Ryujinx already works on any ARM device that runs a supported OS via our JIT compiler, but this is often extremely wasteful when you consider that the Switch itself is also ARM-based. On macOS devices, we currently use the Hypervisor services that Apple provides in order to (almost) natively execute Switch code with near zero overhead, but this is not a particularly global solution to the problem. We cannot make use of the Apple hypervisor anywhere but macOS, and while we could implement more solutions targeting Windows and Linux, the code bloat would be massive.

We decided on a hybrid approach of still JITing the code, but with new ‘lightning’ paths.
All Switch code is still being passed to our JIT compiler but, when running on an ARM CPU, now with the ability to look at a code block and check if anything actually needs recompiling. In the best case scenarios it can act as a zero-cost passthrough similar to a hypervisor, and at worst it will still do a fraction of the work an x86 system would need.

The graph above plots the time it would take for an Apple M1 chip to recompile all of the code in a game binary under certain conditions.

Pink = Full recompilation with focus on speed over code quality.

Red = Full recompilation with focus on code quality over speed.

Green = Lightning recompilation where needed.

Okay so speed is absolutely not a problem. But as the Old JIT had high and low code quality modes, how does code quality itself stack up (think of this as binary size or “number of instructions”)?

The takeaway is that the new JIT can produce better code, and do so much faster than the old JIT. The most dramatic difference is seen on Neptunia, which has the largest code size. It took 4.5 minutes to compile with the old JIT on HighCq mode, while the new JIT took only 4.64 seconds. The old JIT produced 633MB of code in the HighCq mode, while the new one produced 348MB. This is almost half the size, while taking a fraction of the time.

Many may recognise that New Super Mario Bros. U Deluxe (NSMBUD in the above graphs) is actually a 32-bit game and cannot be executed natively via hypervisor or any other method without a JIT. By focusing on an approach that not only considers 64-bit titles, we can significantly reduce the overhead on games like NSMBUD or Mario Kart 8 Deluxe that have been a major pain point for ARM64 devices, with the easiest showcase being boot times.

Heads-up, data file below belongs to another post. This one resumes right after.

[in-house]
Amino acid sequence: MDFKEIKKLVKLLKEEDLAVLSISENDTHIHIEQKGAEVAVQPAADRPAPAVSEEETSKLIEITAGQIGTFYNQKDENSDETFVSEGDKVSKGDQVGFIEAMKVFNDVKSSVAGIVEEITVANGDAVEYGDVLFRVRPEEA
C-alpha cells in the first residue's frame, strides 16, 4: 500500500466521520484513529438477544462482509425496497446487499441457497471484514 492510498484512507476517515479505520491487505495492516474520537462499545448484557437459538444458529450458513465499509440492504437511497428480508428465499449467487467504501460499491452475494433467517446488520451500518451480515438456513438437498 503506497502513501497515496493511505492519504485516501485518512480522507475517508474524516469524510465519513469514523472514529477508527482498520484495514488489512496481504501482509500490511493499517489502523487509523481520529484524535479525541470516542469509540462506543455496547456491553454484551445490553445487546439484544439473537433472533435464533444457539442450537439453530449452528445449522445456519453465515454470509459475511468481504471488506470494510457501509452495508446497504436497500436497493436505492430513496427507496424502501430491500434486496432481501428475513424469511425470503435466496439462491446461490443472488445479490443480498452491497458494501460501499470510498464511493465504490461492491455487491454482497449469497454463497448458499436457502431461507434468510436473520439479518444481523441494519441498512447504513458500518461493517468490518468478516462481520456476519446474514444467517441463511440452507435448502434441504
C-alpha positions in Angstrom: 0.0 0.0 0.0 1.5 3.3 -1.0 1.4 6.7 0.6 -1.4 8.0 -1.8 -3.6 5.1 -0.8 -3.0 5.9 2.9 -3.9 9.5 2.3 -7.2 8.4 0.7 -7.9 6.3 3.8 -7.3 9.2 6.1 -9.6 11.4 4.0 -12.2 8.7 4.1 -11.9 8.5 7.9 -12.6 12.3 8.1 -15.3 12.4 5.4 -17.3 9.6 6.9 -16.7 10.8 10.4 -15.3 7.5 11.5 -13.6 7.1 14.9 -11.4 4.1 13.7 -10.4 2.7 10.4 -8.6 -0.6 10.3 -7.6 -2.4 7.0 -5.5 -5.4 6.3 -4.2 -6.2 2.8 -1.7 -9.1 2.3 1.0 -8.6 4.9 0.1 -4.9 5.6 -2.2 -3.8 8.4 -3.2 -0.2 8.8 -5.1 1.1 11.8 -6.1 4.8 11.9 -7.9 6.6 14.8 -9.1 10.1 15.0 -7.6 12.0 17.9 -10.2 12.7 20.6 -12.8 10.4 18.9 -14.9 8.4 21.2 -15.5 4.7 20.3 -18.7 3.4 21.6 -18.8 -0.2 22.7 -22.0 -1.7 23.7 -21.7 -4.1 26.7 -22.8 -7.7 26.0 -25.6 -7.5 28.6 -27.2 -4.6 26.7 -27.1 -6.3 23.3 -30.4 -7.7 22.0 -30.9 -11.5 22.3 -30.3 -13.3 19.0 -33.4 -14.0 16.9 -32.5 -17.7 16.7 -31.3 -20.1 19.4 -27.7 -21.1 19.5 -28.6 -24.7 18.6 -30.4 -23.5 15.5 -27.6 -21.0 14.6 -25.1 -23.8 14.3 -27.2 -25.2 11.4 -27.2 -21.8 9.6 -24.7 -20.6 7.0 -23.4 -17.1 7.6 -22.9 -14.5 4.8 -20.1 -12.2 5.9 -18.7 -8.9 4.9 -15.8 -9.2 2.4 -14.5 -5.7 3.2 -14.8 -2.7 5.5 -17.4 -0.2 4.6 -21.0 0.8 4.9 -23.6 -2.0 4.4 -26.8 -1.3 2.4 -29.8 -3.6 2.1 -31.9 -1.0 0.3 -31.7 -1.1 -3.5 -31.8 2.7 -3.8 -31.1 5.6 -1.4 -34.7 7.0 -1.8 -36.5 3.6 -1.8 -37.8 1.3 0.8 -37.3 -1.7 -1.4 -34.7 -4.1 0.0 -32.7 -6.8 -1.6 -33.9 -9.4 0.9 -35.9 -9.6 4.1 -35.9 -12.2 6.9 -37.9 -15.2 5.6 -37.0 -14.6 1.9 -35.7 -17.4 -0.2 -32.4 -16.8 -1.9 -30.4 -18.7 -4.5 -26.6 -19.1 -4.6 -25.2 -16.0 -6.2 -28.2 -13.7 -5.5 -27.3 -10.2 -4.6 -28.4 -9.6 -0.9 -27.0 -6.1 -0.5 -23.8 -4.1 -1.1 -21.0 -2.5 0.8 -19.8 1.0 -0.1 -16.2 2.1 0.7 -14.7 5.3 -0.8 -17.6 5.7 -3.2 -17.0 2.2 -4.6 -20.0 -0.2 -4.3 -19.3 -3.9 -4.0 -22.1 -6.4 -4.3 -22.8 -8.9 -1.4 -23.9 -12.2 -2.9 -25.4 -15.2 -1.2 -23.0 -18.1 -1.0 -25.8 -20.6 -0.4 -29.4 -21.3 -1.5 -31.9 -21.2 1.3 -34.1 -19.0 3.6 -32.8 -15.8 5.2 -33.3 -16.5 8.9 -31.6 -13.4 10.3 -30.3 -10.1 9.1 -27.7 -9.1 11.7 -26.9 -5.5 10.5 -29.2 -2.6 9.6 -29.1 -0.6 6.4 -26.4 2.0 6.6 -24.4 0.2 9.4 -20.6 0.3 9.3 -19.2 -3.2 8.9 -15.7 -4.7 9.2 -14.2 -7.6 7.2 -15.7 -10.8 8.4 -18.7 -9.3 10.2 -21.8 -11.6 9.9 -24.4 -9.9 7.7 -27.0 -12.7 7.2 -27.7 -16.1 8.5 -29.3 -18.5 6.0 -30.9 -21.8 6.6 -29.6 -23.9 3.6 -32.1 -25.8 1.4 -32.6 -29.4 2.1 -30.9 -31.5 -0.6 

Old JIT (no PPTC)
Old JIT (w/ PPTC)
New JIT (no PPTC)

With this, we should have an excellent foundation for future ARM devices on our supported platforms that is low maintenance and not dependent on any specific frameworks (Apple users just got lucky this time!). New ARM64 Linux builds are already available and being used for some cool stuff. The folks over at the Asahi Linux project (Linux for M-series Macs) have already been using us to stress test their OpenGL 4.6 driver!

We’re sure that some of you are asking why we aren’t pursuing an alternative approach dubbed “Native Code Execution” or “NCE”, which has been massively popularized by Switch emulators on Android devices. There are a few reasons why NCE is not our preferred response to tapping the potential of ARM devices:

  1. It is impossible to run Switch system instructions like service calls directly, even on an ARM device, as they are specific to the Switch OS & Kernel. As such an NCE approach requires patching of the game ROM to redirect these instructions into host emulator calls. These modifications give the game access to the host and are fully visible to the guest program.